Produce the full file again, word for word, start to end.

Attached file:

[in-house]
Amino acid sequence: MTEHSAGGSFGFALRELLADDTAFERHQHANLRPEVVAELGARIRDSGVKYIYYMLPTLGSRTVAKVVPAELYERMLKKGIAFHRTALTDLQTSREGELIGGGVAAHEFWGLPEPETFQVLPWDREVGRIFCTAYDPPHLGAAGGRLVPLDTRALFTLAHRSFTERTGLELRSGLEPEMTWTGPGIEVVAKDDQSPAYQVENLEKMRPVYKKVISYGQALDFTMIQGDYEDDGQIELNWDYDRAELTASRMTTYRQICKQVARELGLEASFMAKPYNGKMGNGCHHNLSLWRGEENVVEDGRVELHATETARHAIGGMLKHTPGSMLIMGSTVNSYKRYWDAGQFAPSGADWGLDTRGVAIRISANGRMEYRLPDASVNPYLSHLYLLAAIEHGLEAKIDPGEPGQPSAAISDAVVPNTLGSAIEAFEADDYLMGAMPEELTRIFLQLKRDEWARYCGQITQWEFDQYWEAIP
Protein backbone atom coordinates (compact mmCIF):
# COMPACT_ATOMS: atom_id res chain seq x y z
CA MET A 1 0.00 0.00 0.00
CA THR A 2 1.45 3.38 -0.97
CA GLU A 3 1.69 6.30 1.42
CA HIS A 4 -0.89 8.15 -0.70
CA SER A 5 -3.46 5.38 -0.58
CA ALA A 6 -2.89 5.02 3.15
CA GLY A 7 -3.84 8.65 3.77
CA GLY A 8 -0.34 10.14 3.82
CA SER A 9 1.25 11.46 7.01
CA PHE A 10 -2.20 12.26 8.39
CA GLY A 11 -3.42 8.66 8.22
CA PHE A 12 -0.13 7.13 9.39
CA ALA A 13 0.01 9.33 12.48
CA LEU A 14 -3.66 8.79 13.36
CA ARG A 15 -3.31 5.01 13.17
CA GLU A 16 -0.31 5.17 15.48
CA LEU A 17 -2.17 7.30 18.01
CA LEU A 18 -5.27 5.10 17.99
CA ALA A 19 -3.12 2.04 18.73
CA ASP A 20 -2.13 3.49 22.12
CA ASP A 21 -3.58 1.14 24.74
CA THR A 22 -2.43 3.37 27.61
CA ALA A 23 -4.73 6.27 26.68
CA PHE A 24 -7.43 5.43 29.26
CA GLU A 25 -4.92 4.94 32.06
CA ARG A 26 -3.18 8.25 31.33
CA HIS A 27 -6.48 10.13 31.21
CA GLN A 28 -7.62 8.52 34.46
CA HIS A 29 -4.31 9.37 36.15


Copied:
[in-house]
Amino acid sequence: MTEHSAGGSFGFALRELLADDTAFERHQHANLRPEVVAELGARIRDSGVKYIYYMLPTLGSRTVAKVVPAELYERMLKKGIAFHRTALTDLQTSREGELIGGGVAAHEFWGLPEPETFQVLPWDREVGRIFCTAYDPPHLGAAGGRLVPLDTRALFTLAHRSFTERTGLELRSGLEPEMTWTGPGIEVVAKDDQSPAYQVENLEKMRPVYKKVISYGQALDFTMIQGDYEDDGQIELNWDYDRAELTASRMTTYRQICKQVARELGLEASFMAKPYNGKMGNGCHHNLSLWRGEENVVEDGRVELHATETARHAIGGMLKHTPGSMLIMGSTVNSYKRYWDAGQFAPSGADWGLDTRGVAIRISANGRMEYRLPDASVNPYLSHLYLLAAIEHGLEAKIDPGEPGQPSAAISDAVVPNTLGSAIEAFEADDYLMGAMPEELTRIFLQLKRDEWARYCGQITQWEFDQYWEAIP
Protein backbone atom coordinates (compact mmCIF):
# COMPACT_ATOMS: atom_id res chain seq x y z
CA MET A 1 0.00 0.00 0.00
CA THR A 2 1.45 3.38 -0.97
CA GLU A 3 1.69 6.30 1.42
CA HIS A 4 -0.89 8.15 -0.70
CA SER A 5 -3.46 5.38 -0.58
CA ALA A 6 -2.89 5.02 3.15
CA GLY A 7 -3.84 8.65 3.77
CA GLY A 8 -0.34 10.14 3.82
CA SER A 9 1.25 11.46 7.01
CA PHE A 10 -2.20 12.26 8.39
CA GLY A 11 -3.42 8.66 8.22
CA PHE A 12 -0.13 7.13 9.39
CA ALA A 13 0.01 9.33 12.48
CA LEU A 14 -3.66 8.79 13.36
CA ARG A 15 -3.31 5.01 13.17
CA GLU A 16 -0.31 5.17 15.48
CA LEU A 17 -2.17 7.30 18.01
CA LEU A 18 -5.27 5.10 17.99
CA ALA A 19 -3.12 2.04 18.73
CA ASP A 20 -2.13 3.49 22.12
CA ASP A 21 -3.58 1.14 24.74
CA THR A 22 -2.43 3.37 27.61
CA ALA A 23 -4.73 6.27 26.68
CA PHE A 24 -7.43 5.43 29.26
CA GLU A 25 -4.92 4.94 32.06
CA ARG A 26 -3.18 8.25 31.33
CA HIS A 27 -6.48 10.13 31.21
CA GLN A 28 -7.62 8.52 34.46
CA HIS A 29 -4.31 9.37 36.15